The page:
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Comment Re:Yeah, I'm so excited (Score 1) 209

"Safety" here means that code cannot break out of the sandbox

That's one heck of a claim. You do realize that, right? How long do you think until we get a 0-day that breaks out of NaCl sandbox? At this point it's probably not worth the trouble since NaCl is not even slightly close to being popular. But once and if it gets popular I say it will take something on the order of a few months for an exploit to show up.

Comment Charter definitelly does something like that (Score 3, Informative) 243

I'm on Charter and I've most definitely been randomly redirected to Charter's internal search page for no good reason. The last example of this I definitely remember is when I tried to visit www.gimp.org and instead I was sent to Charter's search page. Charter's search then displayed www.gimp.org as one of the search results. When I clicked on the search result I was sent to www.gimp.org without any further issues. This tells me there is no technical difficulty at all, it's just a corrupt tactic being used by Charter to try to milk their customers (as if they need even more profits, as being being a one of the companies in a duopoly is just not good enough for them).

Fuck everything about this practice.

Comment Re:Though High, Not Even Close to LinkedIn Hype (Score 1) 93

Remember, some folks estimate that Farmville alone is now worth more than EA [slashdot.org].

I'm pretty sure this is simply the worth of all the outstanding shares added up. If I am correct, that's a worthless indicator. Try comparing revenue or profit instead of net worth. Stock prices are meaningless. If one company makes 1 bil in profit and another makes 1 cent in profit and the 1 cent company is hyped and has a 60 trillion net worth, what does that mean? It means the stock market is crazy. It doesn't mean the 1 cent company is actually better than 1 bil one.

Comment Re:Alternate browsers available? for how long? (Score 1) 218

What makes you (and far too many nerds here) think otherwise?

Apple has proven by its actions that it has no commitment to freedom. Apple changed its App market policies often, and done so for the better only when responding to immense public pressure and doing damage control. I think Apple's track record speaks for itself.

Comment Re:The article is kind of pathetic (Score 1) 171

You know what? I think I'll take a photo of my cellphone's innards, photoshop conveniently spy-sounding labels into the photo, bring my cellphone to a university professor who will testify that my device has a microphone, a crystal, an antenna and a processor that definitely has the potential to turn it into spying device then write an article about it.

Except everything you are saying here is not nearly as absurd and ridiculous as you hope it would be.

The USA is engaged in warrantless spying to such an extent, that it's not even something targeted, but rather, it's a data mining operation of the highest order. And yes, cell phone data is mined, you can be sure of it. So yes, your cell phone is in all likelihood spying on you as we speak. It's spying on you for the benefit of the government and also for the benefit of the corporations.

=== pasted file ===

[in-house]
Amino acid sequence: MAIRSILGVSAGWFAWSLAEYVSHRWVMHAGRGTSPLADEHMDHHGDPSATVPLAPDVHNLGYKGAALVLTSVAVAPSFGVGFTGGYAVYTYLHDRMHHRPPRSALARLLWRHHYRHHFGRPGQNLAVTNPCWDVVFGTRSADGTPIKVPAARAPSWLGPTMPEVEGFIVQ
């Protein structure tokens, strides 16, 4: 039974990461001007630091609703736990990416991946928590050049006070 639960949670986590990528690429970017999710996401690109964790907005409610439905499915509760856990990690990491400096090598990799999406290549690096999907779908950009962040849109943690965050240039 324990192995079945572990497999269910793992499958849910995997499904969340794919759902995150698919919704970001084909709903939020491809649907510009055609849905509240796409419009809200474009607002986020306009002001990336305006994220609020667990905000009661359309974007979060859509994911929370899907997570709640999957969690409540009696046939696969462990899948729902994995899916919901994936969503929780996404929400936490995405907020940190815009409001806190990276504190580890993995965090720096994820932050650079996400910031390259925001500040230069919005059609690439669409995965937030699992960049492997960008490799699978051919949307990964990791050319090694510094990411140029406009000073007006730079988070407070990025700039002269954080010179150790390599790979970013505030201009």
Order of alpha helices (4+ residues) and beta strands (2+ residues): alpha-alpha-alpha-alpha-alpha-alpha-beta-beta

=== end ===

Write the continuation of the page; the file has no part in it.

Read this and think again about your cell phone:

http://www.newyorker.com/reporting/2011/05/23/110523fa_fact_mayer

Comment Re:I wonder if the hackers would stop.. (Score 4, Insightful) 452

Forget about shoulds and look at reality. I'm talking about responsibility and how it works.

For example, I think that the water should be dry, and when I step into it, I am not responsible for getting wet on the account of my "should" thinking. Does it work like that in reality? No, it does not.

Ask yourself: can customer behavior patterns influence the direction of Sony as a corporation? For example, can a boycott influence Sony's attitude at the executive levels? I think the answer is that a real boycott does have such an ability. So to the extent customers have the ability to influence corporate behaviors, the customers become responsible for exercising that ability with due diligence.

At the same time, does Sony need to wait to get boycotted in order to improve their behavior? Of course not. What does this mean? It means Sony holds a primary proximate responsibility for their own behaviors. Sony executives have more influence over what Sony does than do all the Sony customers put together. At the same time, the amount of influence the Sony customers have is not zero.

So this is a correct and balanced way to understand responsibility. Responsibility is always commensurate with the power you have to influence something. The more power, the more responsibility you have. And our or your power can get as low as epsilon, but never absolute 0. So we always have some responsibility for everything, however tiny it may be.

So it's not "all like this" or "all like that." The reality is somewhere between what you're talking about and what your opponent is talking about. I would say Sony has about 70% responsibility to govern its own behaviors in a moral way and all the customers put together have about 30%, roughly. You can even see it as a 50/50 split, but you have to remember that the customer side of the 50 is shared out among all the customers, while the Sony side is concentrated in the hands of the very few powerful executives.

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